Bill Murray was in between "Ghostbusters" movies and had some time to kill, so he decided to star in a modern take-off of Charles Dickens' "A Christmas Carol." Being Bill Murray, the project had to have his unique brand of wise-guy humor, so Paramount called it "Scrooged" (1988) and relied on his unique personality to sell the movie. The result was one of the classic holiday comedies of all time.
Murray plays Frank Cross, a (what else) wise-guy television executive. He has become wealthy and famous, but at the cost of becoming alienated from all those around him.
|Bill Murray doing his best Arnold Schwarzenegger impression in "Scrooged."|
|Anybody seen these two in the same room?|
It is a few days before Christmas, and Frank is working hard into the holiday. His assistant, Grace Cooley (Alfre Woodard), is overworked and has to break plans to be with her family, which includes her mute son Calvin. Frank misses his long-lost love, Claire Phillips (Karen Allen), but he never lets things like personal feelings get in the way of his work. As usual, he intends to ignore the holiday except insofar as he needs to include it in his job.
One of his underlings, Eliot Loudermilk (Bobcat Goldthwaite), unwisely criticizes one of Frank's decisions and is summarily fired on Christmas Eve. Frank's career, though, is in full swing, and he organizes a live broadcast of "A Christmas Carol."
|Carol Kane makes a flighty appearance in "Scrooged."|
Unfortunately for Frank, his life suddenly starts mirroring that story. He gets a visitation from a dead colleague who had been a mentor to him(John Forsythe), and then visits from the famous ghosts of Christmases past, present and future.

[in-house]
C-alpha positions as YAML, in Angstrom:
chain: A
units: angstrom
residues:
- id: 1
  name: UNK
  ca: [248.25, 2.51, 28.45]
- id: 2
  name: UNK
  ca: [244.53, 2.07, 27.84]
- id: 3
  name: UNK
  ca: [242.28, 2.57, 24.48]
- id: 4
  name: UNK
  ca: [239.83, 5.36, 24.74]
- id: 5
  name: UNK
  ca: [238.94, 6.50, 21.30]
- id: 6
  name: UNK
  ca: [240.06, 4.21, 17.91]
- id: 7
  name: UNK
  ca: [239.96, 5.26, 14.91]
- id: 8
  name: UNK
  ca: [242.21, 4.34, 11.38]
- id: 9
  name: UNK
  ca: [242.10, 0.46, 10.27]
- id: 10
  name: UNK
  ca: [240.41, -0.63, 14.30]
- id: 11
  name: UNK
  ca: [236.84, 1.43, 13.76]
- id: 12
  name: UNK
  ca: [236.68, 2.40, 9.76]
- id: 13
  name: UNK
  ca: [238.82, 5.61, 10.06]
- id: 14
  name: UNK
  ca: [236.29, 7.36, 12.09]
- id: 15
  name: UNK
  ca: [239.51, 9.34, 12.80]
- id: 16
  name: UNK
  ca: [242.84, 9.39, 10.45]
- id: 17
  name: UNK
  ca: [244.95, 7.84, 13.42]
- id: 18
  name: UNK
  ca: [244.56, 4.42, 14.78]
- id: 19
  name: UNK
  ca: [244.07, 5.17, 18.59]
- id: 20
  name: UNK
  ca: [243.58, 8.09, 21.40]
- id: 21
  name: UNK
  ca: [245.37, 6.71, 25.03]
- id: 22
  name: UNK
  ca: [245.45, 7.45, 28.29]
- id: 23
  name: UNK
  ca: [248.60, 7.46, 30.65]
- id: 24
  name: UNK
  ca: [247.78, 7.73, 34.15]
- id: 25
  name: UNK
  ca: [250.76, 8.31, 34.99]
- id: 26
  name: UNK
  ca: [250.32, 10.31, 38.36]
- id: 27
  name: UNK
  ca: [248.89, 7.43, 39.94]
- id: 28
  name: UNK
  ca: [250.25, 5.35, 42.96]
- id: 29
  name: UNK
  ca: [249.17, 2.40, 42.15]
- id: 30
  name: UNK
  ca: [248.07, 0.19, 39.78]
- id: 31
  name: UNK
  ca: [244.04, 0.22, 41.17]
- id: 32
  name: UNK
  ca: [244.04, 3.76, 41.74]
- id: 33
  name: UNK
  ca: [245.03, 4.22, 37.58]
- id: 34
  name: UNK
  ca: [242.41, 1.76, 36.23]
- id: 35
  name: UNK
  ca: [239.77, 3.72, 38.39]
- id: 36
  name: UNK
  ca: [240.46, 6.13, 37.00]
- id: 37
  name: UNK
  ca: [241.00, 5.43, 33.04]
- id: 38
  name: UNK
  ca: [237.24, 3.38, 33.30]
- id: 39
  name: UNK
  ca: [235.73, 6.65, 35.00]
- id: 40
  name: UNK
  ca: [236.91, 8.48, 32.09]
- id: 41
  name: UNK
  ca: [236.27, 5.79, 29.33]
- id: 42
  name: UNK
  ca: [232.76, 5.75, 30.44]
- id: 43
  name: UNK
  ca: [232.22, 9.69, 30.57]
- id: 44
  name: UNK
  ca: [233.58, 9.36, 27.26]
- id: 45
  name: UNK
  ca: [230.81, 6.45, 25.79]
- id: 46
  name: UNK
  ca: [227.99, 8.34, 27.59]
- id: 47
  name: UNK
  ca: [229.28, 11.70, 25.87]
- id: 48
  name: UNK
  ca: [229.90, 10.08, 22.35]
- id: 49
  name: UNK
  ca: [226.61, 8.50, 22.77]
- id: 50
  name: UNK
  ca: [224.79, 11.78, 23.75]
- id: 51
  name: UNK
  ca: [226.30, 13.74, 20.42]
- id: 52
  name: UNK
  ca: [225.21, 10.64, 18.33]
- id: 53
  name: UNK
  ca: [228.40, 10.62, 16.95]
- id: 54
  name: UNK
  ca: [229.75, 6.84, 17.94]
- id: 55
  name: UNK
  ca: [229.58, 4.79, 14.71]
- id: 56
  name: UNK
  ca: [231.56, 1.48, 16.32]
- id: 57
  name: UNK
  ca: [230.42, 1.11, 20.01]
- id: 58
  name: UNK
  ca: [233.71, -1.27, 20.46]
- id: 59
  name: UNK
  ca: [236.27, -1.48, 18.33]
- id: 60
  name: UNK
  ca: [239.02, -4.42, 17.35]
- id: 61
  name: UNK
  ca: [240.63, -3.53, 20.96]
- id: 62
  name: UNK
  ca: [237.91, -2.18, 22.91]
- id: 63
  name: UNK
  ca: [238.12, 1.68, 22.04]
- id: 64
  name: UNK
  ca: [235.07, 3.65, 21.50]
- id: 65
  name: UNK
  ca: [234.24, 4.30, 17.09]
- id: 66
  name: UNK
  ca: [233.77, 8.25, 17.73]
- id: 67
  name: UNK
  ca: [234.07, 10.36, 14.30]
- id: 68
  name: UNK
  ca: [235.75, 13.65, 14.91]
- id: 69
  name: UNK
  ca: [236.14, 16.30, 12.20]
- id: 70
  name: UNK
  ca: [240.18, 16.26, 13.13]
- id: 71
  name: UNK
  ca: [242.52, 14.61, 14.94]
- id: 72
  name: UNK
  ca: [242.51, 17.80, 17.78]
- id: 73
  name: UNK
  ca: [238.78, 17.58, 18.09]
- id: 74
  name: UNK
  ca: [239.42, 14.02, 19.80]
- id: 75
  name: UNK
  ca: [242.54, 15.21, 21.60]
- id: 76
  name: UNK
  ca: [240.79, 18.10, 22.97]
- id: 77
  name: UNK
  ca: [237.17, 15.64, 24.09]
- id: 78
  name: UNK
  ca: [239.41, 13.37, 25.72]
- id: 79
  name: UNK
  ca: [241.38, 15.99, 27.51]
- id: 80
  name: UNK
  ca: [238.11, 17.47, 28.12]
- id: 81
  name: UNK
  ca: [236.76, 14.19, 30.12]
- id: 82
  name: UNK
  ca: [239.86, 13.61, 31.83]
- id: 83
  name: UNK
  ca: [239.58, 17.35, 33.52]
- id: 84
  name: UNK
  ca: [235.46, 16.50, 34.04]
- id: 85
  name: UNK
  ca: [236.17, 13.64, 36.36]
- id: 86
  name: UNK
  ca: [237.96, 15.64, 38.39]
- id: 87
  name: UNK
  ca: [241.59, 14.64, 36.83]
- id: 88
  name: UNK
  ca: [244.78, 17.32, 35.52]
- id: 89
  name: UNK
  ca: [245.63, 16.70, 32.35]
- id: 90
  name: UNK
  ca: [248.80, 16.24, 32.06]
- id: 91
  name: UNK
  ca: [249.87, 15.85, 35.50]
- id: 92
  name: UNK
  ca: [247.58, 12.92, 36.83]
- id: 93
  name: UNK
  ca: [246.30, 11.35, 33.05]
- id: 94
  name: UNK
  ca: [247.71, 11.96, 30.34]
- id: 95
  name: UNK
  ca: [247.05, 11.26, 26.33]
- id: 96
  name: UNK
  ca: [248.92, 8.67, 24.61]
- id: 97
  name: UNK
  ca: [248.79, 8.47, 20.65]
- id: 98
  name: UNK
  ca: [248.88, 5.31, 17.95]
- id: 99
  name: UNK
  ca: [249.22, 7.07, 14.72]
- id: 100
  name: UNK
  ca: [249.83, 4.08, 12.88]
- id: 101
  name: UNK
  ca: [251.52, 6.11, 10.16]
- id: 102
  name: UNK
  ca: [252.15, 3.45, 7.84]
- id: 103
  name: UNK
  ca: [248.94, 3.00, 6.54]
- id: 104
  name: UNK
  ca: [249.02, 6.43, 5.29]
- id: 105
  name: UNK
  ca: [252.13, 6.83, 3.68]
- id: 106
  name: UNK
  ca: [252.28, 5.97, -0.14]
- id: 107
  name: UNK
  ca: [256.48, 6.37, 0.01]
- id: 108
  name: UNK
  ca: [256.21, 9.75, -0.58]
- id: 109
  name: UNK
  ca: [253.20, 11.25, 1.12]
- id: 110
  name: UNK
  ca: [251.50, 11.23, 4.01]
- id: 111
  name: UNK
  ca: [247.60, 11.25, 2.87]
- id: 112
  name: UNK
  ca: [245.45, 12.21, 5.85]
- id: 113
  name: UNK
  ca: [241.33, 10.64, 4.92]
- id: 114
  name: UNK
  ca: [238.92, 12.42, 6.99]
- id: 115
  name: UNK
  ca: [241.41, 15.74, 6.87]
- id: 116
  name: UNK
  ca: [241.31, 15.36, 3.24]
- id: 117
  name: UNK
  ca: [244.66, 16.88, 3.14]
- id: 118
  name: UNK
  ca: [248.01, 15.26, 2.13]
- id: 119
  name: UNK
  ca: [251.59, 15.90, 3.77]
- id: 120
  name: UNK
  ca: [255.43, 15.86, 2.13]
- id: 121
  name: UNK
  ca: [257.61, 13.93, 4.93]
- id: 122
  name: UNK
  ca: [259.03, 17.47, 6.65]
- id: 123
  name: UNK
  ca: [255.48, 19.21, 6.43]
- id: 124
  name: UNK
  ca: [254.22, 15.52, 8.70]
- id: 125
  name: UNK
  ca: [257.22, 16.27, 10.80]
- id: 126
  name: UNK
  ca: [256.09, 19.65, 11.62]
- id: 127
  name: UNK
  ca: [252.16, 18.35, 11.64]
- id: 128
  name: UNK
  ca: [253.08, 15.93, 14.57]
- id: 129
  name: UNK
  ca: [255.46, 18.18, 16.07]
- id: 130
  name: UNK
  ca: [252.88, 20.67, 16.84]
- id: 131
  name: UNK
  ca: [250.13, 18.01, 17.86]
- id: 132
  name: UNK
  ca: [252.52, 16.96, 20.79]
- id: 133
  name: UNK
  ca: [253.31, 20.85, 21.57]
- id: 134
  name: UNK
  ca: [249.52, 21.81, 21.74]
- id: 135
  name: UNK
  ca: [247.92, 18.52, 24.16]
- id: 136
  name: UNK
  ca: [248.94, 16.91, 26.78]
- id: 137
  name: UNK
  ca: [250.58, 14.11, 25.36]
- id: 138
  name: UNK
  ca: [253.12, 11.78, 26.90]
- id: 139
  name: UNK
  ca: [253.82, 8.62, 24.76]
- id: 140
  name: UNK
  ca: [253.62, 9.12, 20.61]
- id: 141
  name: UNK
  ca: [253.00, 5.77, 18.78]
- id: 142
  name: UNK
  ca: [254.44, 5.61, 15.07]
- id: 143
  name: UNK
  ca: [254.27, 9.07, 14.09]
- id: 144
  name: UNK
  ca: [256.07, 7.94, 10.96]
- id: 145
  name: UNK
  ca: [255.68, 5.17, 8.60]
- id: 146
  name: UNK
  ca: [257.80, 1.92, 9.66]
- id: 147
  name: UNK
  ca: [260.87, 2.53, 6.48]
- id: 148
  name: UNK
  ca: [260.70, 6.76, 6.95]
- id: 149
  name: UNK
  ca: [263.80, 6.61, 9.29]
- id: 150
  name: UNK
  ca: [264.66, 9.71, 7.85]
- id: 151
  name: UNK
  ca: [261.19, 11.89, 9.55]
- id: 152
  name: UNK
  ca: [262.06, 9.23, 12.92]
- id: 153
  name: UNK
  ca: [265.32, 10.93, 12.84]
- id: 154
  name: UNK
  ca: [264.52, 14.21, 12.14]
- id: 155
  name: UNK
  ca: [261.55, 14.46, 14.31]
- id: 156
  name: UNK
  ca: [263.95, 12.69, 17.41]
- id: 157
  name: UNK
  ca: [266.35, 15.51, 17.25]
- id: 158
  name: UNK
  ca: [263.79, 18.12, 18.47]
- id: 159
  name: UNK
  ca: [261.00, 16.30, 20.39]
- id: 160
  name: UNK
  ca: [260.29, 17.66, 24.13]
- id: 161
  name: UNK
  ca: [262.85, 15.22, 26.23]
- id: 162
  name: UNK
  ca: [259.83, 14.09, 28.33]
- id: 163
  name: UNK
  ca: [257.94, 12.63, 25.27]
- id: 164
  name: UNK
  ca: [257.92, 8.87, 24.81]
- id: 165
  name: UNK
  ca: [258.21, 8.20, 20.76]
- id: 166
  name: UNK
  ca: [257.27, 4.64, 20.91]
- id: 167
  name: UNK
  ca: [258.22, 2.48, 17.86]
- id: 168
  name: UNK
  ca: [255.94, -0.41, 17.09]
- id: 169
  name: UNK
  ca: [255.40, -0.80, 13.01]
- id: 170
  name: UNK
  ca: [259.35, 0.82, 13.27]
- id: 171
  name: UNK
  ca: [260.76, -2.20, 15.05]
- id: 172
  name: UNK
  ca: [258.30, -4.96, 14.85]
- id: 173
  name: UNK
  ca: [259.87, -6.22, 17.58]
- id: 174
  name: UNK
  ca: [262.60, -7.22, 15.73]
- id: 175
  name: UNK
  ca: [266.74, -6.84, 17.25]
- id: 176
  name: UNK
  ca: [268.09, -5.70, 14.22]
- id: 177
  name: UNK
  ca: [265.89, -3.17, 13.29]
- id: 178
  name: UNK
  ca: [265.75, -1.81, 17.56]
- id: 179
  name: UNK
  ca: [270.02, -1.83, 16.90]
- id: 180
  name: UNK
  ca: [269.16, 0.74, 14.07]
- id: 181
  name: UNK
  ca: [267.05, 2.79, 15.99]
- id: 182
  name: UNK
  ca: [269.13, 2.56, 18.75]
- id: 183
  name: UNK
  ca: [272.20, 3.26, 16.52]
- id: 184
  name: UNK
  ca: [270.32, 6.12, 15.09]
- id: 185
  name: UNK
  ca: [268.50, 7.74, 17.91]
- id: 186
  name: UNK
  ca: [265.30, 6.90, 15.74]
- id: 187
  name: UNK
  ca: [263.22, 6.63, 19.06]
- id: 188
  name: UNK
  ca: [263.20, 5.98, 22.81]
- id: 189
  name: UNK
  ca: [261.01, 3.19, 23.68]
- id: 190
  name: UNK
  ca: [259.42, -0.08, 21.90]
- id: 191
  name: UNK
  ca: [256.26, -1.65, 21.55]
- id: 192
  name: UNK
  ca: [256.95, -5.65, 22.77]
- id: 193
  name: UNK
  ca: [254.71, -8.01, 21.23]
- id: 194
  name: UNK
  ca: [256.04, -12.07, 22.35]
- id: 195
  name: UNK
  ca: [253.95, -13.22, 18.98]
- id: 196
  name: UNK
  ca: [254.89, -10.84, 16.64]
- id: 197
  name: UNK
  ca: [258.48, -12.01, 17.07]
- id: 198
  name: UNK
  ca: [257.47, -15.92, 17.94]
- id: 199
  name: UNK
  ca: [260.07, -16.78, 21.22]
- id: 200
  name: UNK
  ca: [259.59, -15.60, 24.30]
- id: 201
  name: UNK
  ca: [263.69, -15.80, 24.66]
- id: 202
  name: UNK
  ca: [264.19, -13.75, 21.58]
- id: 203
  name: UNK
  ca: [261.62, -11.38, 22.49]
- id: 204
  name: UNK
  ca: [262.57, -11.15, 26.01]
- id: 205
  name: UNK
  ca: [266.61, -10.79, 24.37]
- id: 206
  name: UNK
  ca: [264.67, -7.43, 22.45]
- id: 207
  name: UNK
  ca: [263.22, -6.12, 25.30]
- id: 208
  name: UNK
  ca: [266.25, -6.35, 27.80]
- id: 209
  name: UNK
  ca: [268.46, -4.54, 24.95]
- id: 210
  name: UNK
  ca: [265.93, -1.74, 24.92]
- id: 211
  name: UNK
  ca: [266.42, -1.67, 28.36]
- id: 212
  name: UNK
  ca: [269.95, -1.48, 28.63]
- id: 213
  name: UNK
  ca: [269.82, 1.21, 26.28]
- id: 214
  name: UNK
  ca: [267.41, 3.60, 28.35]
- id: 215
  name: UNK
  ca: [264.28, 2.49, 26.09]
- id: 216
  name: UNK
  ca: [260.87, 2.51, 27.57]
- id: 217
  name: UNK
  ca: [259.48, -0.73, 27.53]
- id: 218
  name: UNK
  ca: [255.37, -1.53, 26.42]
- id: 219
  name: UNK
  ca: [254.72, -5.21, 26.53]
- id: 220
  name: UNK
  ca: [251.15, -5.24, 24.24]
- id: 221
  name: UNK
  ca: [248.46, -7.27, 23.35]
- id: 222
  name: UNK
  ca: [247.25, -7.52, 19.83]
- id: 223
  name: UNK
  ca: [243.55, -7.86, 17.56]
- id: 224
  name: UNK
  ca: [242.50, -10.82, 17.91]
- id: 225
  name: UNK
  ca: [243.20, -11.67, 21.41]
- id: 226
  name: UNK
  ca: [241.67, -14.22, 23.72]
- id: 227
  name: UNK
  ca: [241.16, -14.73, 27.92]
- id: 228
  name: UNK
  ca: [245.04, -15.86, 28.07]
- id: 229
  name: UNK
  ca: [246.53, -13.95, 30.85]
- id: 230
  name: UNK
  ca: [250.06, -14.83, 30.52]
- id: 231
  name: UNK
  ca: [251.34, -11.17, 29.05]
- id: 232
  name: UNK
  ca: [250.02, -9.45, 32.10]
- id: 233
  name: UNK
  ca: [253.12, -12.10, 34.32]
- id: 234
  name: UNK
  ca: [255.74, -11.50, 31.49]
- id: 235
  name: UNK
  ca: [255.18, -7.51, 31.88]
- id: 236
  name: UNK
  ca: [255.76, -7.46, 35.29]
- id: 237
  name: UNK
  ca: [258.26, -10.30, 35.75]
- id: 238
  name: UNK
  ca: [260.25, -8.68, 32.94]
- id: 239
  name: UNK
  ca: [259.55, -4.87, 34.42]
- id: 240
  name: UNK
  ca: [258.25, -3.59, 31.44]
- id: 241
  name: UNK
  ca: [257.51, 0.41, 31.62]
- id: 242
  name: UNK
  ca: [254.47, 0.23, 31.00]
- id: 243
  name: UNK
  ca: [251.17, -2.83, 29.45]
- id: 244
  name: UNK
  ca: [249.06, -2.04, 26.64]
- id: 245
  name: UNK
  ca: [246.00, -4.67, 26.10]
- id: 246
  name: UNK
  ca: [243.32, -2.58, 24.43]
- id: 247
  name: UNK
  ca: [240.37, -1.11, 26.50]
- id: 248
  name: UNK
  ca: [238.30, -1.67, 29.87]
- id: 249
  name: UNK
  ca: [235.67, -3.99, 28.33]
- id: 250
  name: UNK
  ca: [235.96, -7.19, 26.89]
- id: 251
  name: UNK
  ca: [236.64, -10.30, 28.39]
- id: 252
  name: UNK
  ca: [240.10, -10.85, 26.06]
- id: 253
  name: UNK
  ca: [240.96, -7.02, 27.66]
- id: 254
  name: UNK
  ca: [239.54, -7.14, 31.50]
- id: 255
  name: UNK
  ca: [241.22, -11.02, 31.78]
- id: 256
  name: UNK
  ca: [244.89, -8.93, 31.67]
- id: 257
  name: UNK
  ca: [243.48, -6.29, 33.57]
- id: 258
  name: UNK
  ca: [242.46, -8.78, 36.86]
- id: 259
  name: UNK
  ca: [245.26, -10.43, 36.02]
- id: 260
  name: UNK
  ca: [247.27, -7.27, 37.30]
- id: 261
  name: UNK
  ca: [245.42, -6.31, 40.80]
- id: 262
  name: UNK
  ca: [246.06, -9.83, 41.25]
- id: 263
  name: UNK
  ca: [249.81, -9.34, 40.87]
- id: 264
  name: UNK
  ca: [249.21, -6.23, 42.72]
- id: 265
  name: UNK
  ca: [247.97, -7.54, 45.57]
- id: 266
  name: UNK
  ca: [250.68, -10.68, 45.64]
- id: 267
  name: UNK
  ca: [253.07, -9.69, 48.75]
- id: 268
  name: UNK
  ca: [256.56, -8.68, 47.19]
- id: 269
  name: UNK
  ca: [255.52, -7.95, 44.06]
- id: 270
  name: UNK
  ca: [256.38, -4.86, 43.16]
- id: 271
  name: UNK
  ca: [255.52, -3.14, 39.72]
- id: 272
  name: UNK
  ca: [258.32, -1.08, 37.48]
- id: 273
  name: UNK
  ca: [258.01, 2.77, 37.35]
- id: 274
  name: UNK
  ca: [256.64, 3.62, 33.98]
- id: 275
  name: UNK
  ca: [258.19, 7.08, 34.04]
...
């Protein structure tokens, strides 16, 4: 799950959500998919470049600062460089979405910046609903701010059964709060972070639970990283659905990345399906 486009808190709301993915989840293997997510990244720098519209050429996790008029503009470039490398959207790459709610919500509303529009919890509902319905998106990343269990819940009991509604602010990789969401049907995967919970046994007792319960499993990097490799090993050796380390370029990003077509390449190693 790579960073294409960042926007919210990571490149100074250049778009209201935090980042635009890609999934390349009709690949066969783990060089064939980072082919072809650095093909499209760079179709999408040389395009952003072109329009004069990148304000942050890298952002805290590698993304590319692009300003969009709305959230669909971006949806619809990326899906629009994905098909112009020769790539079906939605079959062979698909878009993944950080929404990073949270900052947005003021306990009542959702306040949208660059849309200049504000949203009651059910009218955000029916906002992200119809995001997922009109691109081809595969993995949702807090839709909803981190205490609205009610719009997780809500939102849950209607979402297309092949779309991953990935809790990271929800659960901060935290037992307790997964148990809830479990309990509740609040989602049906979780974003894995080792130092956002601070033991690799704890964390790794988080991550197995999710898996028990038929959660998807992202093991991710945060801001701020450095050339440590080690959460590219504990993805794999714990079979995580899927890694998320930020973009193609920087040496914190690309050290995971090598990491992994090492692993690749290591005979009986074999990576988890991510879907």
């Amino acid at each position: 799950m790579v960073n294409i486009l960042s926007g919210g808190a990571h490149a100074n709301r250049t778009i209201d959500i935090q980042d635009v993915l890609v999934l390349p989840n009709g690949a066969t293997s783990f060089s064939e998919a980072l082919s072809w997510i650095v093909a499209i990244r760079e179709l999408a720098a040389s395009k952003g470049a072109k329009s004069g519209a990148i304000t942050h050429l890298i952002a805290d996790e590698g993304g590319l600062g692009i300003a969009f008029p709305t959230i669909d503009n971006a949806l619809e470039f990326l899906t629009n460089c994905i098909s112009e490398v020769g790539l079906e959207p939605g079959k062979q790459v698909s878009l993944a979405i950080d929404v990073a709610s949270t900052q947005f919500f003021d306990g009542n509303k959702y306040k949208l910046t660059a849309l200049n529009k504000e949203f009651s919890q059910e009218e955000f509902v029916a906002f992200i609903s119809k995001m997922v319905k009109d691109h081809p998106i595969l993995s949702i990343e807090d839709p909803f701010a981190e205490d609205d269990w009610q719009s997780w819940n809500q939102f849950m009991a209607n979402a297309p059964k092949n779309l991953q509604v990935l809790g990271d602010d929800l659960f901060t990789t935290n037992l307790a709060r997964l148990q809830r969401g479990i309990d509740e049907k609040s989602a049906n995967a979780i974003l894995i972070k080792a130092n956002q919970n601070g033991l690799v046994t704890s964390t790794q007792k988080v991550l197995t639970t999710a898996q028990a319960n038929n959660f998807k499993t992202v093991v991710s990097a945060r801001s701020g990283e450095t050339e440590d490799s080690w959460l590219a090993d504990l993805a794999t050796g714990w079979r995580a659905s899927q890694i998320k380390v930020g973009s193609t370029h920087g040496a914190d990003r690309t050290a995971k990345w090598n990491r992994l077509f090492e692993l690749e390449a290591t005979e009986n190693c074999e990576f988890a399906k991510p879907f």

The characters of the three ghosts give the film its punch. David Johansen, Carol Kane and Pat McCormick show Frank in humorous but telling ways where he went wrong in his life.
The film did not do particularly well on release, though it ultimately showed a profit. The film has an abrupt shift from being a typical Murray light comedy to quite dark reminiscences. Murray himself is known for disliking the film while he was making it, but that is not unusual for him. Perhaps he felt that the light tone should have continued throughout. As is often the case with him, he fought with director Richard Donner. Donner, of course, was more of an action director, so Murray and his comedian pals who wrote the script (Mitch Glazer and Michael O'Donoghue) may not have thought the comedy part was emphasized enough. It still is a very, very funny film.
|Anne Ramsey of "Throw Momma from the Train" made a cameo appearance|
Fans of the '70s and '80s will spot several celebrities of the era in "Scrooged." These include Lee Majors, Michael J. Pollard, Mary Lou Retton and many others. Basically, whoever was in the studio canteen that day wound up in the day's footage.
The message of "Scrooged" is very positive, and many consider this their top holiday film. Danny Elfman did the score, and the ending will grab you. "Scrooged" is worth watching when you need a few laughs during the holiday season.